That degree launched a career in the foreign service—an experience she says “changed her life completely”—and set her up for a life helping others learn.

She would soon land new and influential jobs at Coca-Cola and the World Bank. Last summer, she was hired by Pearson.

A Long Way from the Coffee Farm

Maria Alexandra traveled extensively as part of Colombia’s diplomatic service. She loved the travel. She discovered a curiosity for the diversity and richness of other cultures. She wanted to understand power relationships between countries.

Following in the footsteps of some colleagues she admired, Maria Alexandra studied international relations and economics at the Johns Hopkins School of Advanced International Studies in Washington, D.C.

“It wouldn’t have happened without a scholarship,” Maria Alexandra says. “My parents had no money for something like that.”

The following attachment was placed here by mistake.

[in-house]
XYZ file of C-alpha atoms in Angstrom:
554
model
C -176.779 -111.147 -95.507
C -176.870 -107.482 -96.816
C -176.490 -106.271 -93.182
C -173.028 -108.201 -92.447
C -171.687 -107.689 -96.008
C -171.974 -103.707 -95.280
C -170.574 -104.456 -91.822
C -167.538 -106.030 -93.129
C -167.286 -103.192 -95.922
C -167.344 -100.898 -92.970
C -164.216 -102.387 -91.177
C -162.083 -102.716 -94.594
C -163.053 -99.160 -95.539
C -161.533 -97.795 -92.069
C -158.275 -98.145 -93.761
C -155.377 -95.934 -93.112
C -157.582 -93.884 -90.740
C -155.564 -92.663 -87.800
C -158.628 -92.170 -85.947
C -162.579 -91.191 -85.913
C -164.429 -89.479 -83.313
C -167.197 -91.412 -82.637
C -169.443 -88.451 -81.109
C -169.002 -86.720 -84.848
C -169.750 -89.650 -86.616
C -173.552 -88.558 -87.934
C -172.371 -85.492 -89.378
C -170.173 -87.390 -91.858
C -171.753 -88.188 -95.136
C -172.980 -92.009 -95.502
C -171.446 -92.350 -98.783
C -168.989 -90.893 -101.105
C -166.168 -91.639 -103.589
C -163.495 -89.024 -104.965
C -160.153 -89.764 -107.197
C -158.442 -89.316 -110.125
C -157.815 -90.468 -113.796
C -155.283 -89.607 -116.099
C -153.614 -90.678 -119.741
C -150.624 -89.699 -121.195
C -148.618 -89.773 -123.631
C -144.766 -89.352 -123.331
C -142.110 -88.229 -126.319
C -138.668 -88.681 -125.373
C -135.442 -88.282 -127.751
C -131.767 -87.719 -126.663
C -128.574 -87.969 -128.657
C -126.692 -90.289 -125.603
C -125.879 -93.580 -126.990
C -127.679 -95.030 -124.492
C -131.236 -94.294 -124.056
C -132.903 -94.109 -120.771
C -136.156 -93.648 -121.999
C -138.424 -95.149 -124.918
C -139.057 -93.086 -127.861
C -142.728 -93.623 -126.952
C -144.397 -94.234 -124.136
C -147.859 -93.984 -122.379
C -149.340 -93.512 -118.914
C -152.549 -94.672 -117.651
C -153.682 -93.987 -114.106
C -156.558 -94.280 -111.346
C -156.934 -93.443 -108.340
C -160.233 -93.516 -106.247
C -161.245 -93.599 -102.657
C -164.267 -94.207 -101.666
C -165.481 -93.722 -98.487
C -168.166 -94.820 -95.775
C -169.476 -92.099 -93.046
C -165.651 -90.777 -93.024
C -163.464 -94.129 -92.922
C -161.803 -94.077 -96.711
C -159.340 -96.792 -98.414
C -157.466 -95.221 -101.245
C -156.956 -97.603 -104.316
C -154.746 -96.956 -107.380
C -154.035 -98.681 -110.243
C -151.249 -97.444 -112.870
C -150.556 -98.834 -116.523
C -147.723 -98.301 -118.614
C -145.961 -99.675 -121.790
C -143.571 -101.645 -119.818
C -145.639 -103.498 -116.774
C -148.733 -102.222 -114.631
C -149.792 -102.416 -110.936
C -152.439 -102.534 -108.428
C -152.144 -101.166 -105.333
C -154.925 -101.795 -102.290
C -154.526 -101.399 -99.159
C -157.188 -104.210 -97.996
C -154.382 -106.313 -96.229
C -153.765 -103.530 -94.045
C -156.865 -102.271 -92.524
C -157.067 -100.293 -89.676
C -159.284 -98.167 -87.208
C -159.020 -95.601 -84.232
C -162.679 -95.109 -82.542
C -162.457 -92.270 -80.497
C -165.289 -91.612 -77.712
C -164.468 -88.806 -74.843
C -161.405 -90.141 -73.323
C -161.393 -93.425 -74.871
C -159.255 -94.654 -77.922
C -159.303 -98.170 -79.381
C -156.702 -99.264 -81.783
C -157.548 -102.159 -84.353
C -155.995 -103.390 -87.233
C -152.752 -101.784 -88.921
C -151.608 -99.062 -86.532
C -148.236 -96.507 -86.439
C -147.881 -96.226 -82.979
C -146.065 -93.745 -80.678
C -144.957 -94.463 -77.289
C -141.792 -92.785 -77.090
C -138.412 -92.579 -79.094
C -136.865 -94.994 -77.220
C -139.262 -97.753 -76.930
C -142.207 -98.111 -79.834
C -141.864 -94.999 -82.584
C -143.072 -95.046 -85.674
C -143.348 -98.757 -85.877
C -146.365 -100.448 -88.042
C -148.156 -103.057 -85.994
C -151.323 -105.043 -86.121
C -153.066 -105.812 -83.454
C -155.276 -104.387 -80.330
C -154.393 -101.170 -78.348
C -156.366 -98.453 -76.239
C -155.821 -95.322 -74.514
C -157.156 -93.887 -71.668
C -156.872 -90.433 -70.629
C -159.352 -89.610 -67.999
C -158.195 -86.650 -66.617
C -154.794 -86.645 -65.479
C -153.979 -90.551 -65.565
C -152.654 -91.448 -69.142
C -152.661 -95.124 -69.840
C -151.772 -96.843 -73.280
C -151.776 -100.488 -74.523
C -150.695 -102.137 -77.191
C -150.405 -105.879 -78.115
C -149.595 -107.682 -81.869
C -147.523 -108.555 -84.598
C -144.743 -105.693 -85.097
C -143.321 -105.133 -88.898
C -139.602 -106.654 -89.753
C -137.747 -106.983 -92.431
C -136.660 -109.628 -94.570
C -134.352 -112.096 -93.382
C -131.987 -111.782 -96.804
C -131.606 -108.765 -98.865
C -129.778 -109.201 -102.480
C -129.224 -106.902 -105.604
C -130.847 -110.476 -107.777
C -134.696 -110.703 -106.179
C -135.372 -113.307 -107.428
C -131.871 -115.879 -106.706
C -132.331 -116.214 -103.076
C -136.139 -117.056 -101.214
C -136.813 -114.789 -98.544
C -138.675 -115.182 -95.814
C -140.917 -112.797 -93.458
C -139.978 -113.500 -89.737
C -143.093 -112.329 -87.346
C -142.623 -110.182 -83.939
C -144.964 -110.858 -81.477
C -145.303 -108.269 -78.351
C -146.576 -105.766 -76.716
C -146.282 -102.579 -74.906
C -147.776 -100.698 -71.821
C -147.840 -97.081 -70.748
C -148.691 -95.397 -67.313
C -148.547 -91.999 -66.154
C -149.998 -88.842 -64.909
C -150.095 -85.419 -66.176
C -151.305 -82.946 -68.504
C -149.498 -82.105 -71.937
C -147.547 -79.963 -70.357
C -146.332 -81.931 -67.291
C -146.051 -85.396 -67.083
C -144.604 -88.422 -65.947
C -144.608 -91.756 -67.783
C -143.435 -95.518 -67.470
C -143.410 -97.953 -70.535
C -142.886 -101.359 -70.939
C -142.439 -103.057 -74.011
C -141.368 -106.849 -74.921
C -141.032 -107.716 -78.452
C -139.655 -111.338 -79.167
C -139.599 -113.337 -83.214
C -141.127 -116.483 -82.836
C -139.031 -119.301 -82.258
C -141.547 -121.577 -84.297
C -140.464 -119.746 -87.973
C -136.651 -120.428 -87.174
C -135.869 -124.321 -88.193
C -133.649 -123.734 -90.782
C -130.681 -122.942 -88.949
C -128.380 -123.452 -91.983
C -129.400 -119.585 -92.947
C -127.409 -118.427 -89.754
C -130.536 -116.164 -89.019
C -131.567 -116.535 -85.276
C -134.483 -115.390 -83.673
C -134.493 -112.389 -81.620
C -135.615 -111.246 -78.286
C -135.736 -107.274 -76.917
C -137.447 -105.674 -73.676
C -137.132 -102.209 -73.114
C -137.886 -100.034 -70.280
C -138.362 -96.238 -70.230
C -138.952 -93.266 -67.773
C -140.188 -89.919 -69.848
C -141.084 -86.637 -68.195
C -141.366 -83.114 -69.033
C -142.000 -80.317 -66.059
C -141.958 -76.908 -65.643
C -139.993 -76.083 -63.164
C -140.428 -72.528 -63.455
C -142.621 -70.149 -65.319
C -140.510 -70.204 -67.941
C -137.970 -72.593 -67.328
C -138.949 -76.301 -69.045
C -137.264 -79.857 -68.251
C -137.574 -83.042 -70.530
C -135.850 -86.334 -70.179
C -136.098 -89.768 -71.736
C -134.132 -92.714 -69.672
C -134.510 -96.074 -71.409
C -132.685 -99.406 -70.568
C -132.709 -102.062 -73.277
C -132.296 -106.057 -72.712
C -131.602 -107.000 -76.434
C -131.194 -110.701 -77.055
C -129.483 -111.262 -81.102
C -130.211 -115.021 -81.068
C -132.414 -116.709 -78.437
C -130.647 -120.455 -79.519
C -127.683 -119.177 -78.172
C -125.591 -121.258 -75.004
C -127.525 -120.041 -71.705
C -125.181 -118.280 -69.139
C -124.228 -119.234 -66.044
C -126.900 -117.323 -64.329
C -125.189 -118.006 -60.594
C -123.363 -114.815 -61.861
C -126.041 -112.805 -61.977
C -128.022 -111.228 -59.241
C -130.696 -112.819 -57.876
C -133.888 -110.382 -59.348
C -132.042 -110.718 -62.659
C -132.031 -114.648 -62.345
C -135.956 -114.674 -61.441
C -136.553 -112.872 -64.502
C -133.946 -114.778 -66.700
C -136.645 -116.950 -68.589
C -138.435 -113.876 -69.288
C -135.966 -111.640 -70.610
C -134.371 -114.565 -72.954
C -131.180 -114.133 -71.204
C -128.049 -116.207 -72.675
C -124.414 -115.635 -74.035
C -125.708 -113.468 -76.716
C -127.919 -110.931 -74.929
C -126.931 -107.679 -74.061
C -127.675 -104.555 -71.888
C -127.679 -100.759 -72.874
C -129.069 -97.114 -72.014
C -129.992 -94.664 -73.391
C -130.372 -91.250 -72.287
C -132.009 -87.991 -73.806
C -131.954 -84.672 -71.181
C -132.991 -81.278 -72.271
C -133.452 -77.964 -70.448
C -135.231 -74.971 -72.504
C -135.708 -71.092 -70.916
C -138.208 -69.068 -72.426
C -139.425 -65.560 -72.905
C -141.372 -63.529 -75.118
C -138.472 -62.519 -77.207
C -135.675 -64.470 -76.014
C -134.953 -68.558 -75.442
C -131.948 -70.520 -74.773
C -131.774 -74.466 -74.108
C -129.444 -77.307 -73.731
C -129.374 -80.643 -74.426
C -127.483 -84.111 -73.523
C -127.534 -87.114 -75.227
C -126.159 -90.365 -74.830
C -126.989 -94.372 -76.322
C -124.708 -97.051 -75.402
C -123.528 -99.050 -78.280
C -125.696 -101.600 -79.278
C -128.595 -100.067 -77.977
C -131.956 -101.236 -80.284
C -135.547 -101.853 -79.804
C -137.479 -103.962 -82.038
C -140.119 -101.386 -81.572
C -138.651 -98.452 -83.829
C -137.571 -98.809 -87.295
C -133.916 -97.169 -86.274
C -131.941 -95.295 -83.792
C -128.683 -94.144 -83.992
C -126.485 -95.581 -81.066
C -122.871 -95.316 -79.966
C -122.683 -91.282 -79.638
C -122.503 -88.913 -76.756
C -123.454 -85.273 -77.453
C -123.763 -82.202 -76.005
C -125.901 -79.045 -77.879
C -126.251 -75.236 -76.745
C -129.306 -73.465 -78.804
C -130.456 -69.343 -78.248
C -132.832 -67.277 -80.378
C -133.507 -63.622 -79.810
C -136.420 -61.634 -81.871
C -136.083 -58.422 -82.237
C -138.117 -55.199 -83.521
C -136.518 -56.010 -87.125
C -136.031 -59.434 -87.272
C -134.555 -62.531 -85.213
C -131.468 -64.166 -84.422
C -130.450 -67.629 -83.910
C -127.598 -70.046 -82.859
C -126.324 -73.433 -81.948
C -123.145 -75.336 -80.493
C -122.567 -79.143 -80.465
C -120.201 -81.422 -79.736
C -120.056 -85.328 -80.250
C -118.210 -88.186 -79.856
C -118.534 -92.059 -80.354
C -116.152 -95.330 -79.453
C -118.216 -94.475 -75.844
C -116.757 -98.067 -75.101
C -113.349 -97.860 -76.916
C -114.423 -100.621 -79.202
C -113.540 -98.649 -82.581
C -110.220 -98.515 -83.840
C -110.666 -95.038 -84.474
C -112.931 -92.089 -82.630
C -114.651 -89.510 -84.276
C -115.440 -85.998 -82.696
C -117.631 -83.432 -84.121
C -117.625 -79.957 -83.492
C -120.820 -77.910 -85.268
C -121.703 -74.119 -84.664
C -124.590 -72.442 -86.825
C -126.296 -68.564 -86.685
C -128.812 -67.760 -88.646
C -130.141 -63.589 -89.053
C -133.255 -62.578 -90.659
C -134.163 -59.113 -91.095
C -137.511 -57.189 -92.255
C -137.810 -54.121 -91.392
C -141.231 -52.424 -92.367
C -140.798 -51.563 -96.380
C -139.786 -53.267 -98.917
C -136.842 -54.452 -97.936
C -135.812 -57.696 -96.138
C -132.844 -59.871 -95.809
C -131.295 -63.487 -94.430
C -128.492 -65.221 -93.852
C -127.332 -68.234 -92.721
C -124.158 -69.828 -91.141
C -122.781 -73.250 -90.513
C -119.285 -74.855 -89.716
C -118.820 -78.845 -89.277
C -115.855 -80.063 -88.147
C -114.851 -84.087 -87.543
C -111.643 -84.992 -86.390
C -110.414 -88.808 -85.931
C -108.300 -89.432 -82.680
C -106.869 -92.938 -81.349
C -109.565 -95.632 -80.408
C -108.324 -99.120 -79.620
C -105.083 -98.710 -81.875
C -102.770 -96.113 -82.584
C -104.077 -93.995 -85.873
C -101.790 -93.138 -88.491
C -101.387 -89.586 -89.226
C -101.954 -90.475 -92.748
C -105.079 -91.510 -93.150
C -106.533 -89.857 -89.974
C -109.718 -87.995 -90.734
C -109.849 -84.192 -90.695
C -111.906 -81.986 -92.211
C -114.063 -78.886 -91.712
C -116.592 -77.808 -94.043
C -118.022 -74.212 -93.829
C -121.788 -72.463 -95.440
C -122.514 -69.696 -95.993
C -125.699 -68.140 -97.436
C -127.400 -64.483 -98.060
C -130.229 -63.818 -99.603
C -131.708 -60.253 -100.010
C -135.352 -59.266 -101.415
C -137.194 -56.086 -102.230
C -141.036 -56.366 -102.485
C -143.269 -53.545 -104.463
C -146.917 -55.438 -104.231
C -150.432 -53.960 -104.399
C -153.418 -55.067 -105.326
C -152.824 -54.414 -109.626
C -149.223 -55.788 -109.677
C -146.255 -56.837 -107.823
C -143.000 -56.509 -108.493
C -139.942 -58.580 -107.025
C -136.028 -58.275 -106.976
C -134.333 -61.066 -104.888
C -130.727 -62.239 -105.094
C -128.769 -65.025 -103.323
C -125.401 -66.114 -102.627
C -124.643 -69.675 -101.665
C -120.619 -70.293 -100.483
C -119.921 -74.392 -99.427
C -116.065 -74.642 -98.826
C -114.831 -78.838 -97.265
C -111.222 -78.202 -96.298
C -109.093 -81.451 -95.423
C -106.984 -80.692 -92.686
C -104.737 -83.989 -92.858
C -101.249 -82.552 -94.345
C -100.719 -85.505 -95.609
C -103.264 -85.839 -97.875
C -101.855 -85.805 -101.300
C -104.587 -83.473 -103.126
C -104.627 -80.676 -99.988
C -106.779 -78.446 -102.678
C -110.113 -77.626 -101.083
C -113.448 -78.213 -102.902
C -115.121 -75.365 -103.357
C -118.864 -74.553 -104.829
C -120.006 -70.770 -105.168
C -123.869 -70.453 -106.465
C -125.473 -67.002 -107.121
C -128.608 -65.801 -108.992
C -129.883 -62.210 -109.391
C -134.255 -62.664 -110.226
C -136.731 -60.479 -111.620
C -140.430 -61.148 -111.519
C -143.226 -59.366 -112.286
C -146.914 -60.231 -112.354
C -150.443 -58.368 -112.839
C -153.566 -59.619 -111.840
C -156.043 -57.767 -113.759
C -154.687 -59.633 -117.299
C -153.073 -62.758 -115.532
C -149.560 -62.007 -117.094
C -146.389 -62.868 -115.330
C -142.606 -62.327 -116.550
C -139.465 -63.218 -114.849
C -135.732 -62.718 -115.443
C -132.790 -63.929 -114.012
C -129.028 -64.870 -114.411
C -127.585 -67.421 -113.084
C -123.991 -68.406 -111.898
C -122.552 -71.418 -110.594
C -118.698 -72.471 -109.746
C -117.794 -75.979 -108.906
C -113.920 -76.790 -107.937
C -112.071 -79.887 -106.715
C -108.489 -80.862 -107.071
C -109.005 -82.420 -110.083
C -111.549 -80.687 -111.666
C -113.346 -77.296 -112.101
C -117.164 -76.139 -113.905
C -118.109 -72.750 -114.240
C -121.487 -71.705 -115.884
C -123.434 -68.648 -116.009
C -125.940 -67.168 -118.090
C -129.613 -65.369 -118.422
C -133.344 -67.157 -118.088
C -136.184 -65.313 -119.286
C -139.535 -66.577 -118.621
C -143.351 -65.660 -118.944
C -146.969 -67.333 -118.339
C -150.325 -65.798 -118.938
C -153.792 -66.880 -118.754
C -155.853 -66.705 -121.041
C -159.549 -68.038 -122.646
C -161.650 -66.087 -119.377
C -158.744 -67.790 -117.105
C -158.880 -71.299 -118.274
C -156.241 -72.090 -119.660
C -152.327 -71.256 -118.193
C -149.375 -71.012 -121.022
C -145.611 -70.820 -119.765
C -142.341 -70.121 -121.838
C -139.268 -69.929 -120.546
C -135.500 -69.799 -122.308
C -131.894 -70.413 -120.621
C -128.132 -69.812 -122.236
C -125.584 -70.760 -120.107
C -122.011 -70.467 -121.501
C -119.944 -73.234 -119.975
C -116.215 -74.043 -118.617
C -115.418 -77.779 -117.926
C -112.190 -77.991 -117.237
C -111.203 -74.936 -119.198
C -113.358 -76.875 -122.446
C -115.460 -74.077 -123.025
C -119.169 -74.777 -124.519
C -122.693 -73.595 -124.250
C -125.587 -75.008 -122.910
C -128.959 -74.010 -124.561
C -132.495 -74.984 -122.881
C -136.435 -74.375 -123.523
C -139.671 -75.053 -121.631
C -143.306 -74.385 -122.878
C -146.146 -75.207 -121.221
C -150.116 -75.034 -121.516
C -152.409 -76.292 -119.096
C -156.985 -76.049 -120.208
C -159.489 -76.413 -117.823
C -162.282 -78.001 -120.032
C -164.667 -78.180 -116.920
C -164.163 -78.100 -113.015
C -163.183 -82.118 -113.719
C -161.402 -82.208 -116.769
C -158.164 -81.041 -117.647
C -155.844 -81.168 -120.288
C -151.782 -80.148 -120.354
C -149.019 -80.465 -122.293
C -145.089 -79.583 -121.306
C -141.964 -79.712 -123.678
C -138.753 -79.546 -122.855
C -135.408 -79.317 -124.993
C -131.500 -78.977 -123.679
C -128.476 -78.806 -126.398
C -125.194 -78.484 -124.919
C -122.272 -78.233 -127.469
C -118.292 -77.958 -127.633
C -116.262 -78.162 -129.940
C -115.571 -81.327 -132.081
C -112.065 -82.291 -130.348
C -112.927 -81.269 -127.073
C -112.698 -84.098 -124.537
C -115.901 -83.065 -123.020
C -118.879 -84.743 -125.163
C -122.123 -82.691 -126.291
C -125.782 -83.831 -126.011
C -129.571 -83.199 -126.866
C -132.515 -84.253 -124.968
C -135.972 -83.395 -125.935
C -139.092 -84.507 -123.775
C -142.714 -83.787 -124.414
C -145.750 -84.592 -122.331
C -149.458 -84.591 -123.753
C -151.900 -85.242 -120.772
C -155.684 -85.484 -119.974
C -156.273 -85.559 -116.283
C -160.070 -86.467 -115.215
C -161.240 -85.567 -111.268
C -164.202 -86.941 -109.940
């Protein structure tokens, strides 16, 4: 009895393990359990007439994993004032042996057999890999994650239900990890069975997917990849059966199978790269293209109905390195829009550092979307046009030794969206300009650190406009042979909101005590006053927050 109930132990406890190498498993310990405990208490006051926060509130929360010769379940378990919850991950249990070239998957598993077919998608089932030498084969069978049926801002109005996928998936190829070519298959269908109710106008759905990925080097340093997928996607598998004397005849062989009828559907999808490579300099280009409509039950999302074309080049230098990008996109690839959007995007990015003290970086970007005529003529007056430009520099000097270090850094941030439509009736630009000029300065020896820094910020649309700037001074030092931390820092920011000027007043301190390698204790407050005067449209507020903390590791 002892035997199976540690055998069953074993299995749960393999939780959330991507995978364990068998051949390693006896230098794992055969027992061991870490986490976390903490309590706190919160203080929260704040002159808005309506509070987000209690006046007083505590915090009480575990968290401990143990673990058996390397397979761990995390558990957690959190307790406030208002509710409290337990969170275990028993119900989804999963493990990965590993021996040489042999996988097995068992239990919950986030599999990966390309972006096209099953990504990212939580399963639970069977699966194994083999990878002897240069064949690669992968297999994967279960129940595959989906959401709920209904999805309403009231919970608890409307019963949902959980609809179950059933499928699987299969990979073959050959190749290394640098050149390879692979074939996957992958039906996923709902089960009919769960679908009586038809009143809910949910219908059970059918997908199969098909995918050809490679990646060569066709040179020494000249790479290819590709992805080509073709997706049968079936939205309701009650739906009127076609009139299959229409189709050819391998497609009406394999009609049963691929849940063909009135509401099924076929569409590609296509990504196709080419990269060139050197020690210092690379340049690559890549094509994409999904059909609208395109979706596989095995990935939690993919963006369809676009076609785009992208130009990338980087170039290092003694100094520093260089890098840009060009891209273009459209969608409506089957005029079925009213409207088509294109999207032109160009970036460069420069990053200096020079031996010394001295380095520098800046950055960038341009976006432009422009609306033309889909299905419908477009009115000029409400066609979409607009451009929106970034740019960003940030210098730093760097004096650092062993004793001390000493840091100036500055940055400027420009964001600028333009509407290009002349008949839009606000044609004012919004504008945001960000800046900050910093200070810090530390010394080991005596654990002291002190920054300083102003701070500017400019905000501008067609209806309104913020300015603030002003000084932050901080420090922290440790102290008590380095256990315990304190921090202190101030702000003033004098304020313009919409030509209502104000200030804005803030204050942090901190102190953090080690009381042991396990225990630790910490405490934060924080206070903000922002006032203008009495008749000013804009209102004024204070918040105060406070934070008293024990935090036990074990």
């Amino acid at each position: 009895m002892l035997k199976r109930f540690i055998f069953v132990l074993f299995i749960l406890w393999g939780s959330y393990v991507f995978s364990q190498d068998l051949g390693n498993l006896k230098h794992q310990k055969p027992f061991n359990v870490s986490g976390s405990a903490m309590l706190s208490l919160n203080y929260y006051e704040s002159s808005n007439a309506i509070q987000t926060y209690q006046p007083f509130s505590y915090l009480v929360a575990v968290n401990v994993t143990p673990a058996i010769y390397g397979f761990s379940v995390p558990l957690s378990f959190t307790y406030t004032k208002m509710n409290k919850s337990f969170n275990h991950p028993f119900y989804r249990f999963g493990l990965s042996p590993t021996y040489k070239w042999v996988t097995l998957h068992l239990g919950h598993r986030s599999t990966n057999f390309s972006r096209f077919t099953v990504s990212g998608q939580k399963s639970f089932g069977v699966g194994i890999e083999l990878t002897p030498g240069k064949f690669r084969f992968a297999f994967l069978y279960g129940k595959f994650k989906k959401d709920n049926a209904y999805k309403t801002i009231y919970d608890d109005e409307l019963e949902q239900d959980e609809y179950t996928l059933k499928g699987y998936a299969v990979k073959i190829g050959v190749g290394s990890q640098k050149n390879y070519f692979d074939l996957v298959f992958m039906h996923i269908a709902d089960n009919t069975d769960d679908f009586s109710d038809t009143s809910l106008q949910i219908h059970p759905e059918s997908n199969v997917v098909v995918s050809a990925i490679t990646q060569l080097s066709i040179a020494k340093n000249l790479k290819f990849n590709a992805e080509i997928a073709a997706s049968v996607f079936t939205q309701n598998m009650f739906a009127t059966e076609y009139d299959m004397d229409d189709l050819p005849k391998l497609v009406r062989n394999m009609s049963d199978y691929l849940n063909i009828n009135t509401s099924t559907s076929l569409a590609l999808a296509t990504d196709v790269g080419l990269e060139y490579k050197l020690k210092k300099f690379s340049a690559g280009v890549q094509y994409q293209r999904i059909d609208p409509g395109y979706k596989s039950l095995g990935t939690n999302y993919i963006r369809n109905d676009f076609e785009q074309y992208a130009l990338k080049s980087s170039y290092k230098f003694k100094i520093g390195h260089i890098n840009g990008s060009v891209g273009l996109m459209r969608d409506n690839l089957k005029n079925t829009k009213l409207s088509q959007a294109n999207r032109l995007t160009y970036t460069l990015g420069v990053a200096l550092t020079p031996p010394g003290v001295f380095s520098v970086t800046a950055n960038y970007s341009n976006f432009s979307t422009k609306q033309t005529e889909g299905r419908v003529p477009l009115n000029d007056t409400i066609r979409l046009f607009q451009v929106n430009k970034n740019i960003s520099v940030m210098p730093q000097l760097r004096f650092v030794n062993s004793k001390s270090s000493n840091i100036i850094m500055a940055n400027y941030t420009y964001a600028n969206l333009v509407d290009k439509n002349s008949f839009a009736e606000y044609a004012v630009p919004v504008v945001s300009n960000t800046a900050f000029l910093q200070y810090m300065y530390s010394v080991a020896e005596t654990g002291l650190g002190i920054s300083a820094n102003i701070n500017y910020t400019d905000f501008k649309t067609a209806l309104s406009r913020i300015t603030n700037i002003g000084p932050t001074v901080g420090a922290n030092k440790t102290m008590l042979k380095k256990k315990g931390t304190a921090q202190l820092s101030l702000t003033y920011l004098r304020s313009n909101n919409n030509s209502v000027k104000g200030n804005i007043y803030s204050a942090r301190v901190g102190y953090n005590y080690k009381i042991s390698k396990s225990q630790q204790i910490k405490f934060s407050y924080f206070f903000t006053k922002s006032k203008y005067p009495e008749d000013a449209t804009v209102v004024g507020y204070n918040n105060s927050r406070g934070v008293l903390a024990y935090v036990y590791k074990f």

She would soon land new and influential jobs at Coca-Cola and the World Bank.

Last summer, she was hired by Pearson.

Maria Alexandra says it felt like a long way from the coffee farm in Colombia.

“When I got the job,” she recalls, “one of my dear professors back home said ‘Now we’ve lost you for good.'”

A Homegrown Graduate

“I still go back to my hometown in Colombia as much as I can,” Maria Alexandra says.

“Every summer for the last three years, my now 14-year-old daughter teaches English at my old school,” she says. “I don’t want my children to feel entitled, or to forget that the life we lead here in America is anything close to the norm.”

“When we go back to my family’s farm,” she says, “you can’t miss the poverty.”

“I don’t want my children to feel entitled, or to forget that the life we lead here in America is anything close to the norm.”

A Father’s Last Lesson

“With privilege comes an obligation to give back,” Maria Alexandra says.

It’s a lesson she learned from her father.

“When I was in my third year of law school,” Maria Alexandra remembers, “I went home to the farm one weekend.”

“On our way home from Mass, my father and I stopped at a neighbor’s farm,” she says. “And I was miserable because I felt like I had nothing in common with this man.”